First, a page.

Evolutionary history is more than skin deep
Many of the marks that evolutionary history has left on our bodies are invisible. Lactose tolerance, a predisposition towards diabetes, genes that contribute to breast cancer, and many other inconspicuous traits are legacies of the paths that our ancestors took as they left or stayed in Africa between 60 and 125 thousand years ago. However, other markers of these unique evolutionary histories are perfectly obvious, perhaps most notably skin color. It's clear that people whose ancestors hail from different parts of the earth have differently colored skin and that this is related to how much of the sun's radiation hits that part of the planet. The less radiation, the lighter the native population's skin color tends to be. This is a great example of recent evolution in human populations. But what if we go back deeper in our evolutionary history, back to when all of humanity lived in Africa? At that time, all humans had darkly pigmented skin. A new study sheds light on how and why this skin pigmentation evolved.
Where's the evolution?
Humans have different skin colors because we have different amounts and kinds of the pigment melanin in our skin. Our closest living relatives, the chimpanzees, have pale skin without melanin underneath their dark fur, and almost certainly the ancestor that we share with chimps did too. So how did the early members of the human branch of the tree of life get from hair-covered light skin to hairless dark skin? Researchers have many competing hypotheses about what sort of natural selection caused dark skin to evolve. In all of these hypotheses, the notion of evolutionary fitness is important.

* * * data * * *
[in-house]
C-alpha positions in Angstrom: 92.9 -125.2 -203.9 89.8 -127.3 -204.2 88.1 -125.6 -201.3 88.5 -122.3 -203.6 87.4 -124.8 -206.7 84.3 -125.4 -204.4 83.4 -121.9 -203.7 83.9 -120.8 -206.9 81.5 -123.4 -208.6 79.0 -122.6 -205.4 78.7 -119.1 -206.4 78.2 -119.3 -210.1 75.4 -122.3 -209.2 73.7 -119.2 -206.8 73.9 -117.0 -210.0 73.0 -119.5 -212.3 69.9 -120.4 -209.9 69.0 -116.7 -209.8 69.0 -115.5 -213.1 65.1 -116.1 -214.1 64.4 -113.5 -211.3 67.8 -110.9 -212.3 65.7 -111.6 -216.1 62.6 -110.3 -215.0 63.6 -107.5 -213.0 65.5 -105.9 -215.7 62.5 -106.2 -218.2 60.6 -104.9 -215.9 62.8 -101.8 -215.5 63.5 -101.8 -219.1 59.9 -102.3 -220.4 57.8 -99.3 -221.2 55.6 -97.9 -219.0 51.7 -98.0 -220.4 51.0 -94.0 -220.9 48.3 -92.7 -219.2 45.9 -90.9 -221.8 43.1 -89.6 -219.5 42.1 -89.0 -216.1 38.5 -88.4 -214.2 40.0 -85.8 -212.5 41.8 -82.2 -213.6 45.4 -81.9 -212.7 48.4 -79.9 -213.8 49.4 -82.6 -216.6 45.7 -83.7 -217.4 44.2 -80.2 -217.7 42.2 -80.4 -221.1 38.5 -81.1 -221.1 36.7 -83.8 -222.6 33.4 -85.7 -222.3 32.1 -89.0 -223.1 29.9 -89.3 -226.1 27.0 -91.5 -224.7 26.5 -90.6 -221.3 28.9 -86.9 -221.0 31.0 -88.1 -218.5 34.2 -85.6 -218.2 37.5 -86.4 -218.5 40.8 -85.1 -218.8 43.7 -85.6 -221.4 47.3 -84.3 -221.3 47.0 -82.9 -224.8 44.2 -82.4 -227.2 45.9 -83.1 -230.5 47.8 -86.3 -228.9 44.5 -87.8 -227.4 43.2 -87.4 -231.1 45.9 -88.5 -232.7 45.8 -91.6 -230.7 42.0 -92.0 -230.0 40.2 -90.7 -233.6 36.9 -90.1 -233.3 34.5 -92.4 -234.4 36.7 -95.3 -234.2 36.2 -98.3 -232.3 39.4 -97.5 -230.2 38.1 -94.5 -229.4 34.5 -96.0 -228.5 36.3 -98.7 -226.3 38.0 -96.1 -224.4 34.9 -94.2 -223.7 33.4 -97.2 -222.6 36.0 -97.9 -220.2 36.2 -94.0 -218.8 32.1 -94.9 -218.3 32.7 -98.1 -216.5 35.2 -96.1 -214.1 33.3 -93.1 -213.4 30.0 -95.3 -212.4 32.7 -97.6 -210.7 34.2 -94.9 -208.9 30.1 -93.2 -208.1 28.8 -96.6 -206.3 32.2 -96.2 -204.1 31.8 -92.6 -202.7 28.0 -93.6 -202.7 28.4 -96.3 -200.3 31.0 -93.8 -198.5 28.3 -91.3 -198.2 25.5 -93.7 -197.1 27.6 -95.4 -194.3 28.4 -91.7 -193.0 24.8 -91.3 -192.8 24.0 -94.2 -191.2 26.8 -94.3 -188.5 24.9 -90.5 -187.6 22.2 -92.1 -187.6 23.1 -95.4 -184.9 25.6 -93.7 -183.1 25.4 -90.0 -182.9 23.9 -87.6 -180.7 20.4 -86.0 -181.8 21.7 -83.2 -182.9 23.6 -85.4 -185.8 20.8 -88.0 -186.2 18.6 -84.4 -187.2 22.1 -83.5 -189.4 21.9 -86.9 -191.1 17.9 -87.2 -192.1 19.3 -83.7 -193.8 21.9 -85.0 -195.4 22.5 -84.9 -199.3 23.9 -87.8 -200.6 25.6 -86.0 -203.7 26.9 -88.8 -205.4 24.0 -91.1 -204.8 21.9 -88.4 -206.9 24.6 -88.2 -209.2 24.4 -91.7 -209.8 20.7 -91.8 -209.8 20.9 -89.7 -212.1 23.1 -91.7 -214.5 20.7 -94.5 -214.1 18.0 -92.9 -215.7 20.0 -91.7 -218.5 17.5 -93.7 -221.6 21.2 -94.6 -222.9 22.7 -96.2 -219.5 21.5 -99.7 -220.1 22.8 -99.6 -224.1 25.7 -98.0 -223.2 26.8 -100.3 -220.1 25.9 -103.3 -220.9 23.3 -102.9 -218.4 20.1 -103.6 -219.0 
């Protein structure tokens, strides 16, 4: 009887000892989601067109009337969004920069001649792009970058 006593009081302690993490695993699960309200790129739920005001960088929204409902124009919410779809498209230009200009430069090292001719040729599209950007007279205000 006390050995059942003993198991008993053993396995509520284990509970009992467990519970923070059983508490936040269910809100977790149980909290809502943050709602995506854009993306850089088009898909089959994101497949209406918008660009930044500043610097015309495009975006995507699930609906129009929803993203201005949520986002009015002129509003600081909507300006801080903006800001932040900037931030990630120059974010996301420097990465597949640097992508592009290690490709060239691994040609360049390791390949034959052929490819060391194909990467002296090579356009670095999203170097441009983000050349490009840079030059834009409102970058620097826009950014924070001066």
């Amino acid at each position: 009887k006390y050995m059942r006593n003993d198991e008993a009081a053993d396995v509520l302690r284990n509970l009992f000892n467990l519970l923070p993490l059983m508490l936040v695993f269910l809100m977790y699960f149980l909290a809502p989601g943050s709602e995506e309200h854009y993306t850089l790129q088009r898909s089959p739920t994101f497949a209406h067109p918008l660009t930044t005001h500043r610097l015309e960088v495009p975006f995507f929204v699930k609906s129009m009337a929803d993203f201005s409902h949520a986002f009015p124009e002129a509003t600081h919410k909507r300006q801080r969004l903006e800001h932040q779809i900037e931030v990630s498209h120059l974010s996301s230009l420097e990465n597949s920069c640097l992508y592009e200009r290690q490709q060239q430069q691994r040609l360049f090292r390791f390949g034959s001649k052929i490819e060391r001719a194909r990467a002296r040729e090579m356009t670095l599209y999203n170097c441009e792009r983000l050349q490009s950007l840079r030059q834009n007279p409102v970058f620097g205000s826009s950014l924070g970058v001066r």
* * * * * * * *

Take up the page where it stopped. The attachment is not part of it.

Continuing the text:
In evolutionary terms, fitness indicates not how physically fit or healthy an organism is but how effective an organism carrying particular gene versions is at getting offspring into the next generation. So, for example, an animal carrying genes that cause it to expend little energy on reproduction and lots of energy on building muscles might look quite fit in the everyday meaning of the word, but have low evolutionary fitness because it produces far fewer offspring than other members of its species. If a particular gene version confers high fitness, that means that it helps organisms get offspring into the next generation—and those offspring are likely to carry copies of the helpful gene version that their parent had. Hence, gene versions that confer high evolutionary fitness are likely to become common through the action of natural selection.
Scientists reason that sometime after our lineage separated from that of the chimpanzees, dark skin must have become common because it conferred a fitness advantage. But what exactly was that advantage? One prominent idea is based on the fact that exposure to UV radiation destroys folate—a molecule that our bodies need for a wide variety of processes. For example, a lack of folate during pregnancy is known to contribute to birth defects like spina bifida. Darkly pigmented skin protects folate from being broken apart. Perhaps, as our ancestors lost their protective body hair, individuals without pigmentation genes suffered folate shortages that caused them to produce fewer and less healthy offspring. In that scenario, any person who happened to carry gene mutations that produced skin with protective pigmentation would have left behind more offspring and had a fitness advantage over those without skin pigmentation. Hence, over many generations, the genes that produce pigmented skin would have spread through our ancestral population.